The Congressional Research Service estimates that the current tax gap in the United States is $450 billion dollars. That amount is itemized as follows: $376 million is under-reported liability; $28 billion is non-filing of tax returns; and $46 billion is underpayment of tax liability.
The Congress and the IRS say this is a serious problem. It represents a “non-compliance” rate of about 16%.
The IRS has implemented six strategic actions by which to combat this “shortage”.
The IRS had attempted to regulate ALL return preparers in 2011 with new requirements that all preparers be registered. Registration hinged on passing an exam and taking continuing education courses during the year. But, the federal courts struck down that attempt by the IRS in 2014, thus requiring a change in the law by Congress.
I say all because currently ALL attorneys, CPA’s, and Enrolled Agents ARE registered and do take continuing education.
The thing that stood out when I read these recent reports was that return preparer regulation is a part of an effort to reduce the tax gap. You see, most people would think that return preparer regulation is needed to ensure that the taxpayer/filer gets good advice and submits an accurate tax return to the government.
And that is true…but…that’s not the MAIN reason the IRS wants to regulate ALL tax return preparers.
I find it interesting that with the government there is always a reason behind the reason. That is, whatever the stated reason is for advancing legislation, there is always a REAL reason. And you may think that regulating tax preparers is a good thing. (I would be a CPA with or without their regulatory process.)
But just remember-the real reason is they want more of your money!
We are here to help ensure that you get the best service possible to REDUCE your tax burden-not increase it. Don’t fall prey to the “Tax Gap”.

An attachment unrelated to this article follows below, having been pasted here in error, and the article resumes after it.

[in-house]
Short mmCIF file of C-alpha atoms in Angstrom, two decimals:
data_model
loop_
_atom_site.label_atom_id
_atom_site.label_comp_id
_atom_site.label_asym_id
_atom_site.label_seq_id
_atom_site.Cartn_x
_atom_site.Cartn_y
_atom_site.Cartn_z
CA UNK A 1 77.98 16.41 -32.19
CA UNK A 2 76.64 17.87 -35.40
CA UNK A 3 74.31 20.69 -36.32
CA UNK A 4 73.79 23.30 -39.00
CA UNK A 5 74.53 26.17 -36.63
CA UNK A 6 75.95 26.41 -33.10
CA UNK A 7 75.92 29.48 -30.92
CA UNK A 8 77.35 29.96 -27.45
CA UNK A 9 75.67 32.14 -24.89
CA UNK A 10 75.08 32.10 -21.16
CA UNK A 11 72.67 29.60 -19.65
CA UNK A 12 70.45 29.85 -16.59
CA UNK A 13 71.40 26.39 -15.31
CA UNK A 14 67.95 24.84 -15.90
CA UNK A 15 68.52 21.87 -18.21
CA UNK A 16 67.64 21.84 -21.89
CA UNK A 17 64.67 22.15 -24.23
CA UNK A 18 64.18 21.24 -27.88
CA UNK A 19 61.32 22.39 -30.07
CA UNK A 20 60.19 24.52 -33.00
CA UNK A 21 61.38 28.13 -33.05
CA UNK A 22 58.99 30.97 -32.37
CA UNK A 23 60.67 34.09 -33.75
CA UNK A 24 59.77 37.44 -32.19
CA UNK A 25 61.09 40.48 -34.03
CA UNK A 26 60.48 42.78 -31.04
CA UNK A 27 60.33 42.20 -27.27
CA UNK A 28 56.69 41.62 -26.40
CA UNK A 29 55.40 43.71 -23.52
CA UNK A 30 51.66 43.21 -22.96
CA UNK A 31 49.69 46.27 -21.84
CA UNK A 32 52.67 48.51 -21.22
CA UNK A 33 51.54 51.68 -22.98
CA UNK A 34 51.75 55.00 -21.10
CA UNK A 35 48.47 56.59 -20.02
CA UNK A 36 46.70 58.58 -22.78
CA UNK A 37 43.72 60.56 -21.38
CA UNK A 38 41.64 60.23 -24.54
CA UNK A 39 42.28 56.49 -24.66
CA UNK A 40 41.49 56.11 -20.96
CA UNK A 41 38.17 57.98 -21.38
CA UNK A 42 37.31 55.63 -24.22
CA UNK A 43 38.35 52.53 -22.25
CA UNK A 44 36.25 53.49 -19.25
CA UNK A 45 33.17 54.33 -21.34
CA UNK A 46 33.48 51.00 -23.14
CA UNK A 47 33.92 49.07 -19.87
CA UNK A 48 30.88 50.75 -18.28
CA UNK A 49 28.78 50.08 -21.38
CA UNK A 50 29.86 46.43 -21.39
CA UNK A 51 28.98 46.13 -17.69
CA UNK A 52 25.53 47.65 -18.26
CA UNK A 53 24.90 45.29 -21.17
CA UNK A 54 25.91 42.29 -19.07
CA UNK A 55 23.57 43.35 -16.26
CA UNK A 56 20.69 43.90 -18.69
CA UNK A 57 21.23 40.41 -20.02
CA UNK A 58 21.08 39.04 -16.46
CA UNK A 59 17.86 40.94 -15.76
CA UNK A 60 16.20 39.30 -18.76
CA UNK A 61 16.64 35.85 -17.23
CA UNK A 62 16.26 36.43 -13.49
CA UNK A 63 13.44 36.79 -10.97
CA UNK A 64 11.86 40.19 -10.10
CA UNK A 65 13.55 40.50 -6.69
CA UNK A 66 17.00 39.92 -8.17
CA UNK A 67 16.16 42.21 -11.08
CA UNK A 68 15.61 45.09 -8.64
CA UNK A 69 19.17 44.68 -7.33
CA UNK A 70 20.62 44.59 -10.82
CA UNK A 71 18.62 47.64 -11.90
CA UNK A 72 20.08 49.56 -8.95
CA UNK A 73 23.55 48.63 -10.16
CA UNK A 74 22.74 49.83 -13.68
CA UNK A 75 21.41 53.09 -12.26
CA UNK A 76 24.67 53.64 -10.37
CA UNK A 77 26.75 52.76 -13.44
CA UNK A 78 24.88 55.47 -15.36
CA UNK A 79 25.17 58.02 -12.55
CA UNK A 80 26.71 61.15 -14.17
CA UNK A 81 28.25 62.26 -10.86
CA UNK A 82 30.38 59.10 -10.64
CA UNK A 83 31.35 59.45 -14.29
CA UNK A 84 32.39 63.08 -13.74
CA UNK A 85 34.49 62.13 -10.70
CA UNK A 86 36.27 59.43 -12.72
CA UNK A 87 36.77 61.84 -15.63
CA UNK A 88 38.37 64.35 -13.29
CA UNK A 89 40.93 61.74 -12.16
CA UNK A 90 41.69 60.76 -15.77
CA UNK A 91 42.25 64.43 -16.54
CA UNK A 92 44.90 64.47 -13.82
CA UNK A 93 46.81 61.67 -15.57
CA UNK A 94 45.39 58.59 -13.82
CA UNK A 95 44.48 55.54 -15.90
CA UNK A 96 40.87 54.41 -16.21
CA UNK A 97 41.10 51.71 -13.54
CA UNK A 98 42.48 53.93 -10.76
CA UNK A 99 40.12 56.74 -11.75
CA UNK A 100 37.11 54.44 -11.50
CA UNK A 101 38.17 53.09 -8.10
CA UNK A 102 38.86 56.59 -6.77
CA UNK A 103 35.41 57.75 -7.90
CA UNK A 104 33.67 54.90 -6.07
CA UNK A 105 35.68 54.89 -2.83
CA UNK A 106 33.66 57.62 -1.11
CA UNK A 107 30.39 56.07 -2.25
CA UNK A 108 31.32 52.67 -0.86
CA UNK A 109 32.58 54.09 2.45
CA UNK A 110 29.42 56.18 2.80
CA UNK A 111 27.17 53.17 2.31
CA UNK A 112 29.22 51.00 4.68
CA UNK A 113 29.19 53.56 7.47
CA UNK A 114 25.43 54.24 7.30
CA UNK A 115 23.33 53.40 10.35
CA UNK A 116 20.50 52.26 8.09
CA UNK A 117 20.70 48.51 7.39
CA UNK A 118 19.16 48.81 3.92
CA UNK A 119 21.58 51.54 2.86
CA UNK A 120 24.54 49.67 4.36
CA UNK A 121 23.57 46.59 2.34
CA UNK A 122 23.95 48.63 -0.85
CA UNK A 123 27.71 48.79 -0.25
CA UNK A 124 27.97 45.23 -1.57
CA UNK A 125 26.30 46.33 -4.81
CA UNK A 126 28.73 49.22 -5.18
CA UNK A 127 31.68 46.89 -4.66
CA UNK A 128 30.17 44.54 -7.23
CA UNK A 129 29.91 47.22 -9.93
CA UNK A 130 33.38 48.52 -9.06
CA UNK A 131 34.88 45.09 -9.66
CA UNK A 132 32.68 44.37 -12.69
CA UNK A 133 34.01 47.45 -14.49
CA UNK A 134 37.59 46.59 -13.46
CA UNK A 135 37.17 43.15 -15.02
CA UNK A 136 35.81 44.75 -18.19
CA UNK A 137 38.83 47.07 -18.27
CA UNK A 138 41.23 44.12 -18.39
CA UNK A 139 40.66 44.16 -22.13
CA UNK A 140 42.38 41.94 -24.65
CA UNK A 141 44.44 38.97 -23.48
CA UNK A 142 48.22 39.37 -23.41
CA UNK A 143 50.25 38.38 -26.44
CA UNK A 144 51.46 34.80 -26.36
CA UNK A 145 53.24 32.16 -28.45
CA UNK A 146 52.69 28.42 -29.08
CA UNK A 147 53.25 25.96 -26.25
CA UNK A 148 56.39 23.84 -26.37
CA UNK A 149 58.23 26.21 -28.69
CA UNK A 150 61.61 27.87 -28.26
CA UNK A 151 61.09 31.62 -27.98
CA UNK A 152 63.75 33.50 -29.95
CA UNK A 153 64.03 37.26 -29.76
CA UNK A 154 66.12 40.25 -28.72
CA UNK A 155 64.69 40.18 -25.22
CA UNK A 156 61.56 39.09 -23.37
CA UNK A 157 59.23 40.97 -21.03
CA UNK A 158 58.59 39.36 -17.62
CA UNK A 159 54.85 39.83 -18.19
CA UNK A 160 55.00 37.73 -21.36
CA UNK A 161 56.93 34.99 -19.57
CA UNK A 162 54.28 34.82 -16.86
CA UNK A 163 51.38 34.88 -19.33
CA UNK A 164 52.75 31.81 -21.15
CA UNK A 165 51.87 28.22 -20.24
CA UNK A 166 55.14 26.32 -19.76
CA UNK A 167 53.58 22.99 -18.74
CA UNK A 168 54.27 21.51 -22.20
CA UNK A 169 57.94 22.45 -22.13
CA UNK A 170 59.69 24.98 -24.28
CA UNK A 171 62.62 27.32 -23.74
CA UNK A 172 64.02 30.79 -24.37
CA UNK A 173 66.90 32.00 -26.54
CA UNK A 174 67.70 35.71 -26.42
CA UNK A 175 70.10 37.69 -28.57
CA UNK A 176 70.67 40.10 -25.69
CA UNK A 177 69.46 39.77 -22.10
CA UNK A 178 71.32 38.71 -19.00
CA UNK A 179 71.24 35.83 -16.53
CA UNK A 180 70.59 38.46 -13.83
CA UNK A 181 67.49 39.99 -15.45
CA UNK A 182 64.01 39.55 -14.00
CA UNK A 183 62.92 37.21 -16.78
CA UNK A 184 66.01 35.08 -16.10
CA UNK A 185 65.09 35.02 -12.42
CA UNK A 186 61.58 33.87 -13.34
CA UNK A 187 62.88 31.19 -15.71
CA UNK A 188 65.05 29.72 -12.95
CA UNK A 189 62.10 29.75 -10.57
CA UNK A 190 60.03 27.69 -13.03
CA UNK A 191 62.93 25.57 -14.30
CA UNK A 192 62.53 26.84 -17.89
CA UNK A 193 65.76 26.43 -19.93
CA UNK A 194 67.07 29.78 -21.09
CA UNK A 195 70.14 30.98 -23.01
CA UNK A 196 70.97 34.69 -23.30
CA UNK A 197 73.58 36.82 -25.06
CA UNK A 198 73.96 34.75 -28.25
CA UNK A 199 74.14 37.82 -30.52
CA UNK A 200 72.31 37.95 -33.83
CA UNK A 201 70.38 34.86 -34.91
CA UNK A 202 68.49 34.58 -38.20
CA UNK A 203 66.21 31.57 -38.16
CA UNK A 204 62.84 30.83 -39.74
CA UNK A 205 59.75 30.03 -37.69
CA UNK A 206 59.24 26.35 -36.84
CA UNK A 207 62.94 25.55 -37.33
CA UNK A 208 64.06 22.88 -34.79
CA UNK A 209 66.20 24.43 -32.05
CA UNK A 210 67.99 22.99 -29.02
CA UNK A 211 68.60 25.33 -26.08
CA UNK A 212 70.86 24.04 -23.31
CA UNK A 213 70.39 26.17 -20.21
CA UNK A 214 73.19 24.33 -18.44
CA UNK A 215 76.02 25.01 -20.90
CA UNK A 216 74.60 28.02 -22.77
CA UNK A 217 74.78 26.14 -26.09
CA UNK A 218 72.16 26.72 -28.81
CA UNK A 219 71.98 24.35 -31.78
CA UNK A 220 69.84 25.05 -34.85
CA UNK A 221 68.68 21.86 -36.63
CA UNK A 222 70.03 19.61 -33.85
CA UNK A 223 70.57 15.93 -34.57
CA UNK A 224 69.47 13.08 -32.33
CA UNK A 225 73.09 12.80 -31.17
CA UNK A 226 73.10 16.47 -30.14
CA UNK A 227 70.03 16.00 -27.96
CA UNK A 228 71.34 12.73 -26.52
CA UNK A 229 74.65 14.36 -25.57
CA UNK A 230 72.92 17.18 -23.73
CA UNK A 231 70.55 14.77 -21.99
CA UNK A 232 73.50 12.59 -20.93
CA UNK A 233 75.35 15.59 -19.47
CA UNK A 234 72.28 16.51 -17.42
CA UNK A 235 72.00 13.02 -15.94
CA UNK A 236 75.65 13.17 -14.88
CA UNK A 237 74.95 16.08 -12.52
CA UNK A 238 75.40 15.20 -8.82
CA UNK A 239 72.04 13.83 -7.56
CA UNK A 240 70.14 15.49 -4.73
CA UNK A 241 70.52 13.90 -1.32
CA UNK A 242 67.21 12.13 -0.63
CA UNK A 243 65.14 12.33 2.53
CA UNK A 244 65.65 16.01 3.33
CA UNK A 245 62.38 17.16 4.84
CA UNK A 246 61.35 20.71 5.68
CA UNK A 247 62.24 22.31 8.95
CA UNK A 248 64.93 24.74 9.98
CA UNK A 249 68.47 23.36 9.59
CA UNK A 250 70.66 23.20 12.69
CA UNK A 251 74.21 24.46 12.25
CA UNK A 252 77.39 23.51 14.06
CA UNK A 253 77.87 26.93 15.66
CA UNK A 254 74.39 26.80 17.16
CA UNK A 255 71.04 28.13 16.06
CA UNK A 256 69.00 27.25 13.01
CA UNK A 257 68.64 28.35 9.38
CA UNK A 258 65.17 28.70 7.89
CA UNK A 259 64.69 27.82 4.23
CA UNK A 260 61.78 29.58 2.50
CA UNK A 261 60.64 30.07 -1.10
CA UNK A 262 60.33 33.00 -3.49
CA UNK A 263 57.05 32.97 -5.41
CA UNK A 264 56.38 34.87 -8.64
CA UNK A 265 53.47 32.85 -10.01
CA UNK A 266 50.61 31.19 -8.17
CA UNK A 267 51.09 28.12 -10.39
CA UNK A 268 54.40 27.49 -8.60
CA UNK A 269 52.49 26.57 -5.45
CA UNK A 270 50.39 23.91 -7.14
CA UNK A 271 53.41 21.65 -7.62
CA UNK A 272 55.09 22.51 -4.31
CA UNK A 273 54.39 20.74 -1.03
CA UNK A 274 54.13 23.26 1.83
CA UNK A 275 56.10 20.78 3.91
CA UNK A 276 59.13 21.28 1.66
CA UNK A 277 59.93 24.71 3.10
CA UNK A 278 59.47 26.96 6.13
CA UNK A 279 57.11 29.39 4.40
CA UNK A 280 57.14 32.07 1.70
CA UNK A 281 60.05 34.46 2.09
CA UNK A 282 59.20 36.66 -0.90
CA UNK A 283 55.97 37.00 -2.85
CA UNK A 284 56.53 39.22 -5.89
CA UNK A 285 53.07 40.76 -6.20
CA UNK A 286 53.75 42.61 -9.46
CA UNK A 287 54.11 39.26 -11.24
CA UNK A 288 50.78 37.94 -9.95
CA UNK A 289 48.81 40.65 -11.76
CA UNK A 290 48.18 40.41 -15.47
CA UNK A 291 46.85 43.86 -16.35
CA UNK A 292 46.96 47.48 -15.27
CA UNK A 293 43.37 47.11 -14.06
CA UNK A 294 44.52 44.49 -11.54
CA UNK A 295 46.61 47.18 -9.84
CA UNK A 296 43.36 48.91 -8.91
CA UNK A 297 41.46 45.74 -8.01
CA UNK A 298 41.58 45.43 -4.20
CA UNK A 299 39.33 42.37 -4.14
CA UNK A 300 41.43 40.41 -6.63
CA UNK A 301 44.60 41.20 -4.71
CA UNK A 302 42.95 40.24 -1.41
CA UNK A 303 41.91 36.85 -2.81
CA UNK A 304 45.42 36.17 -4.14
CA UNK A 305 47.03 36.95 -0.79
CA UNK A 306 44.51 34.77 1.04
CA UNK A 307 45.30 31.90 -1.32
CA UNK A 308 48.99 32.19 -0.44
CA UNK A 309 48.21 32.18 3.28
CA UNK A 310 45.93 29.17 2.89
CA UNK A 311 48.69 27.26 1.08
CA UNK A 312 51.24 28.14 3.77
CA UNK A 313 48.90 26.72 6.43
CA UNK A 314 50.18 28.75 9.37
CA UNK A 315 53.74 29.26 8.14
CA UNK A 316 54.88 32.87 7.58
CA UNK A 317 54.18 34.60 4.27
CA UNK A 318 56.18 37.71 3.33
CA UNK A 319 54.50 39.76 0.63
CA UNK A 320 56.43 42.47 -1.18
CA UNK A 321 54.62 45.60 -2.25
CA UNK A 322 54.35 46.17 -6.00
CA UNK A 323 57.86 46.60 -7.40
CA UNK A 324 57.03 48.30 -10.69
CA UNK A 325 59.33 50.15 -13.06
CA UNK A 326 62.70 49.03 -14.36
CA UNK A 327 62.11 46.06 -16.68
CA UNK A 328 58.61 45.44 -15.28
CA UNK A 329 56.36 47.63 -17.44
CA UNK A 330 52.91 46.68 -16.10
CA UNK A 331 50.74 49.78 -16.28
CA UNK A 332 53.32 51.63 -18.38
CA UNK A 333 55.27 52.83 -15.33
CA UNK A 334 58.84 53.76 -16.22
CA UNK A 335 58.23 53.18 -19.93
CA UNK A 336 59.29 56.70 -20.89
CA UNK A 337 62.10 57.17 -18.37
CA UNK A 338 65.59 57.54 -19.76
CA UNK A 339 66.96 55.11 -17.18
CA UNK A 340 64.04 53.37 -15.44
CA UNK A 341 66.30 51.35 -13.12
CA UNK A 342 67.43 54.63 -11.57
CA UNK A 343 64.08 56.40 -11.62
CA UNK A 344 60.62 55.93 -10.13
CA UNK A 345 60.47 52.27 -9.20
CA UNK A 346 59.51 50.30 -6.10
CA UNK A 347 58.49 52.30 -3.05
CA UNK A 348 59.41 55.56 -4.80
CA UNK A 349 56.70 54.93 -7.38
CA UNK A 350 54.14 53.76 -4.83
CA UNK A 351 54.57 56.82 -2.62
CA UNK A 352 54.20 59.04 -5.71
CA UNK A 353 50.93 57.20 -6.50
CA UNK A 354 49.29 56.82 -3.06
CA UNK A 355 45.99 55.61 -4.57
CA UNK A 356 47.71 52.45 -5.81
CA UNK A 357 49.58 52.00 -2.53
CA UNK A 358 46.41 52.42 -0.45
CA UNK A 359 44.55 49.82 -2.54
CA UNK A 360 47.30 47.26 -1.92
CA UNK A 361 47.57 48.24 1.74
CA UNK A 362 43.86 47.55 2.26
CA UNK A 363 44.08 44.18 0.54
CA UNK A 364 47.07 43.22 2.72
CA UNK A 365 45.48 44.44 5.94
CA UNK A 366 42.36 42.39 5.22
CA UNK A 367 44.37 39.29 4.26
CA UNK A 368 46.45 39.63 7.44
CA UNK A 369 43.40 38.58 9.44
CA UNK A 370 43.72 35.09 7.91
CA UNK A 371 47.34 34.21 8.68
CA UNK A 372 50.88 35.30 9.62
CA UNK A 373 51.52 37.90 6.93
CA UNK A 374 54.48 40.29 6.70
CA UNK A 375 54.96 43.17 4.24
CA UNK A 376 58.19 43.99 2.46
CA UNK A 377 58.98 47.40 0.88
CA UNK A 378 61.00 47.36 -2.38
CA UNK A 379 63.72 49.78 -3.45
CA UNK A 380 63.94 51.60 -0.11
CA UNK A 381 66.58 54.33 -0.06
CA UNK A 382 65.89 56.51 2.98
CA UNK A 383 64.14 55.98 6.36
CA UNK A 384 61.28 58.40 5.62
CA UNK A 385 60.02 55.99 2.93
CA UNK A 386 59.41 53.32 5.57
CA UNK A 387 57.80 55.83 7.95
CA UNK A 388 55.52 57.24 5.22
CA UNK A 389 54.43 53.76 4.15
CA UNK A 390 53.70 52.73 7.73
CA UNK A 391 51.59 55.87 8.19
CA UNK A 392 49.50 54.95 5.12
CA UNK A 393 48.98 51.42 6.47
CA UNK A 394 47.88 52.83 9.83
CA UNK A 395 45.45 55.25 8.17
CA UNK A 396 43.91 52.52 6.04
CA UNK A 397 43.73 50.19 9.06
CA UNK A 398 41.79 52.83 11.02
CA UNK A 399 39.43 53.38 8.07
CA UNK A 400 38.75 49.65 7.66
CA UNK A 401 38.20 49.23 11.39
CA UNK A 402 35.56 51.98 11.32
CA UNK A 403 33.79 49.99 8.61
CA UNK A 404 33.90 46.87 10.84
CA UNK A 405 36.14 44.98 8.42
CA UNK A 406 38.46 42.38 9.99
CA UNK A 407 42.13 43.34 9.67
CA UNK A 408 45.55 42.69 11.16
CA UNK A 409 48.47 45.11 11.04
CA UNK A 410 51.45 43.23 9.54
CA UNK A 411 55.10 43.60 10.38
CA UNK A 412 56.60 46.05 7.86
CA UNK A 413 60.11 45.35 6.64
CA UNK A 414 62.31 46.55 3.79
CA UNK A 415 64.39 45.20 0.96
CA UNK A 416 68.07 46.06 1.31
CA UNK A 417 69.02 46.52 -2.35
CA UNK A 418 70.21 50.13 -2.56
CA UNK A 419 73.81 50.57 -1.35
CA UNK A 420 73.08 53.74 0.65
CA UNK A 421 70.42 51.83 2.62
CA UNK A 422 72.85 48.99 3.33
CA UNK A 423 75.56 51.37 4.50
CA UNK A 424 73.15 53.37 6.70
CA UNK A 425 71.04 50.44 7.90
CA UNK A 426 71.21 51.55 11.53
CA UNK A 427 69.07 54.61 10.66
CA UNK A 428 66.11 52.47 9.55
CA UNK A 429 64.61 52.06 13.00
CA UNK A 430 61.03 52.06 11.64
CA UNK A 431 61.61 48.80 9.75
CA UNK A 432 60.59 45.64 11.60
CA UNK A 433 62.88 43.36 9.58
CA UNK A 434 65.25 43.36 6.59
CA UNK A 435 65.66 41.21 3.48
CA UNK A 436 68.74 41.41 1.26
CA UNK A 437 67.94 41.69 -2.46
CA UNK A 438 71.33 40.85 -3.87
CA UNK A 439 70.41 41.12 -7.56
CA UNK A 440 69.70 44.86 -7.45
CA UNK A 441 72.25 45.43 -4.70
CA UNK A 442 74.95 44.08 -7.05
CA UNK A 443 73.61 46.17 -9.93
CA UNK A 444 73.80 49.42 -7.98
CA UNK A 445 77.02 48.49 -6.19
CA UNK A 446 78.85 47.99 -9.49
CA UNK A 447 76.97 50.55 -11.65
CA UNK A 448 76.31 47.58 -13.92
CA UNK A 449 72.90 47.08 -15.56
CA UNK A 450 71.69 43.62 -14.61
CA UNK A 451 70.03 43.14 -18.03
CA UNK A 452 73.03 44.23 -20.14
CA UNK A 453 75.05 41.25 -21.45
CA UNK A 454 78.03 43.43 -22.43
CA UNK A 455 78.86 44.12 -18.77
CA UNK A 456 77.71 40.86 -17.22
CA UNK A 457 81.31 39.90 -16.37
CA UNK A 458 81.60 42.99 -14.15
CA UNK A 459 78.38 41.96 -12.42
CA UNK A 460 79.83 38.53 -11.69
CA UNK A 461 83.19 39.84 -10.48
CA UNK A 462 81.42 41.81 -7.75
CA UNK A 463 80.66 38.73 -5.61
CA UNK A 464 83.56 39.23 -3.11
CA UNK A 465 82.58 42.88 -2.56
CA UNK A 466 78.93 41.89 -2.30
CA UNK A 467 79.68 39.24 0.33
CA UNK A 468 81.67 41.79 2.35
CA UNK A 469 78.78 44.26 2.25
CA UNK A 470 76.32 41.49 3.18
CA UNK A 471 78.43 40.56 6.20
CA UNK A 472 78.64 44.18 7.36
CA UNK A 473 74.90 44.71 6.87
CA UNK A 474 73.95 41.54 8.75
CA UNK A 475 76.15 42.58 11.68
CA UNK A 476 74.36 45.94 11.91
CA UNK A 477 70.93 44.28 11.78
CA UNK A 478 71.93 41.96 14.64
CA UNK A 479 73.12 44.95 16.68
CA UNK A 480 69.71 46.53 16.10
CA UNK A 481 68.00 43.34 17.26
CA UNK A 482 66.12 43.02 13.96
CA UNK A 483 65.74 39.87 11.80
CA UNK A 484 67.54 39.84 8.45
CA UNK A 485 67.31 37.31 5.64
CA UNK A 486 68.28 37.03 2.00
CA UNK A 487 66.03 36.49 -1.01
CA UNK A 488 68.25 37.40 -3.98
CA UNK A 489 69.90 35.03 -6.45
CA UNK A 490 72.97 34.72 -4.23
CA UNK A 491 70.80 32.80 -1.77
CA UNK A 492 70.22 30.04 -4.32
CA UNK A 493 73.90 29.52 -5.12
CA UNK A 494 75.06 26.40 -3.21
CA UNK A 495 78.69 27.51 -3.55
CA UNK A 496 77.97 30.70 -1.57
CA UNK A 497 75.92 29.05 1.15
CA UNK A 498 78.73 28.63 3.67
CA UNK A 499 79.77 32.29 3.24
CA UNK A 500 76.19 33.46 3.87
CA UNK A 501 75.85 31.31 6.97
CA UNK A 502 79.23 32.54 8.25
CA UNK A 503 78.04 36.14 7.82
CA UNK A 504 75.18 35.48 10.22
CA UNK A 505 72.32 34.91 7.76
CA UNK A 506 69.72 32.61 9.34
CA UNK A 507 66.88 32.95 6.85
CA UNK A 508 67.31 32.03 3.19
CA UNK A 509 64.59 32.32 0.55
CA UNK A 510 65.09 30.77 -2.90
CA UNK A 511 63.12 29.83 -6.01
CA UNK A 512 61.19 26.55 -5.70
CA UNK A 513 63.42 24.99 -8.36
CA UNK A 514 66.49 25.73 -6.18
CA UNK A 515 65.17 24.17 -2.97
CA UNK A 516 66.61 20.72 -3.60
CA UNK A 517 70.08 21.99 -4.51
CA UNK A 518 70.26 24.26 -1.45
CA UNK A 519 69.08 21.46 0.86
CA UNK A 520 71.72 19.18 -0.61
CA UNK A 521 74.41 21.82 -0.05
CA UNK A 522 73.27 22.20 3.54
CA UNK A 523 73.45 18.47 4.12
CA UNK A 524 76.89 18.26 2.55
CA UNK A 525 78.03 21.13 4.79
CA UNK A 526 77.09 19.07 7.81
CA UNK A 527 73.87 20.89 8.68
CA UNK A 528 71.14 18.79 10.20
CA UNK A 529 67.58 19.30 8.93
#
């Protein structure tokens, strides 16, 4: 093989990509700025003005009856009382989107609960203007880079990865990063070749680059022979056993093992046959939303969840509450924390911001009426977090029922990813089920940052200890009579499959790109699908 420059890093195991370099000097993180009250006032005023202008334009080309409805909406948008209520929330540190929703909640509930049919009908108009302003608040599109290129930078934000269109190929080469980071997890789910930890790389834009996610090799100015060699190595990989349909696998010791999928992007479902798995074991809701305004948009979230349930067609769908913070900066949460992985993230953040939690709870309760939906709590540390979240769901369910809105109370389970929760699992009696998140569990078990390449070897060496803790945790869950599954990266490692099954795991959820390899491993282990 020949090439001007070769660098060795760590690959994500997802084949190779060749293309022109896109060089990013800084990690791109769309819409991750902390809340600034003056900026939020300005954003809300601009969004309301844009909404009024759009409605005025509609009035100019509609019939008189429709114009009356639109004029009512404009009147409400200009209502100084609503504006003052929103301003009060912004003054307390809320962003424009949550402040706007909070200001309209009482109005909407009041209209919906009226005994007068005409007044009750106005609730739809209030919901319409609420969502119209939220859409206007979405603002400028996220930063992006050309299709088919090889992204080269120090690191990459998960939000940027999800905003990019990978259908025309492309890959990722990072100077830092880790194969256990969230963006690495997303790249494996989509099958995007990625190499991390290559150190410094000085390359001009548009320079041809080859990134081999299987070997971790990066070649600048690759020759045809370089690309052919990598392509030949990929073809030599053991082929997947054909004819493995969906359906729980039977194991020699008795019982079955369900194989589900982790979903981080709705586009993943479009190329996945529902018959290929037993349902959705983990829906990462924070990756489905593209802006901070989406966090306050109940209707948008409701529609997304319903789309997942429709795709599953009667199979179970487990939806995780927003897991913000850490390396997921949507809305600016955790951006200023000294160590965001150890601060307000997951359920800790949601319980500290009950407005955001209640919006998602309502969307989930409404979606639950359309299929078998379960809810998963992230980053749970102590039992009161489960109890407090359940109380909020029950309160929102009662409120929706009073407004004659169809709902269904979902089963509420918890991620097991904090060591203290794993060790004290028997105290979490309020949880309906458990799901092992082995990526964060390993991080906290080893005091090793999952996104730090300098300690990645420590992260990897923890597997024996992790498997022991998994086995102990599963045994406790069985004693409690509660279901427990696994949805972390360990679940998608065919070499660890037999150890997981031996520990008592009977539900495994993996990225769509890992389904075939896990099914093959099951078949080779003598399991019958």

The Internal Revenue Service recently issued Fact Sheet 2015-21 which encourages employers to think about the classification of those workers they pay. Are those workers employees? Are those workers independent contractors?
The IRS is very interested in this issue as there are many taxes that are triggered by employment.
The most common is the Social Security and Medicare tax that the employer must pay. The overall tax is 15.3% of total wages (up to $118,500 for the social security portion) and the employer must pay half of that. It is the single biggest largest tax (in dollar terms) that most people pay. And, employers would sure love to escape that tax.
The IRS suggest that you to fill out form SS-8. Turn that form in and they will give you a determination within six months. Be advised that more than likely it will be in favor of the employee determination rather than the contractor determination.
There are actually some pretty simple common law rules that this “fact sheet” mentions.
1. Behavioral. Does the business owner control?
2. Financial. Are the business aspects of the worker’s job controlled by the business owner?
3. Type of relationship. Are there written contracts?
The first two are often called “means and methods”. If the worker controls the means (the financial responsibility) and the methods (the manner in which the job is carried out) then more than likely you do have a contractor relationship.
But, that needs to be followed up by a real CONTRACT! This is the document that many employers forget. In fact, if you have a contract spelling out the details of the work and the amount paid for the work, then you will probably win any employment vs. contractor dispute.
The financial/tax implications are huge. If you are determined to be an employer after many years of not withholding these social security and Medicare taxes, the penalties and fines can be enormous.
Be safe. Understand the law.
And as always, feel free to contact us for any help on this issue.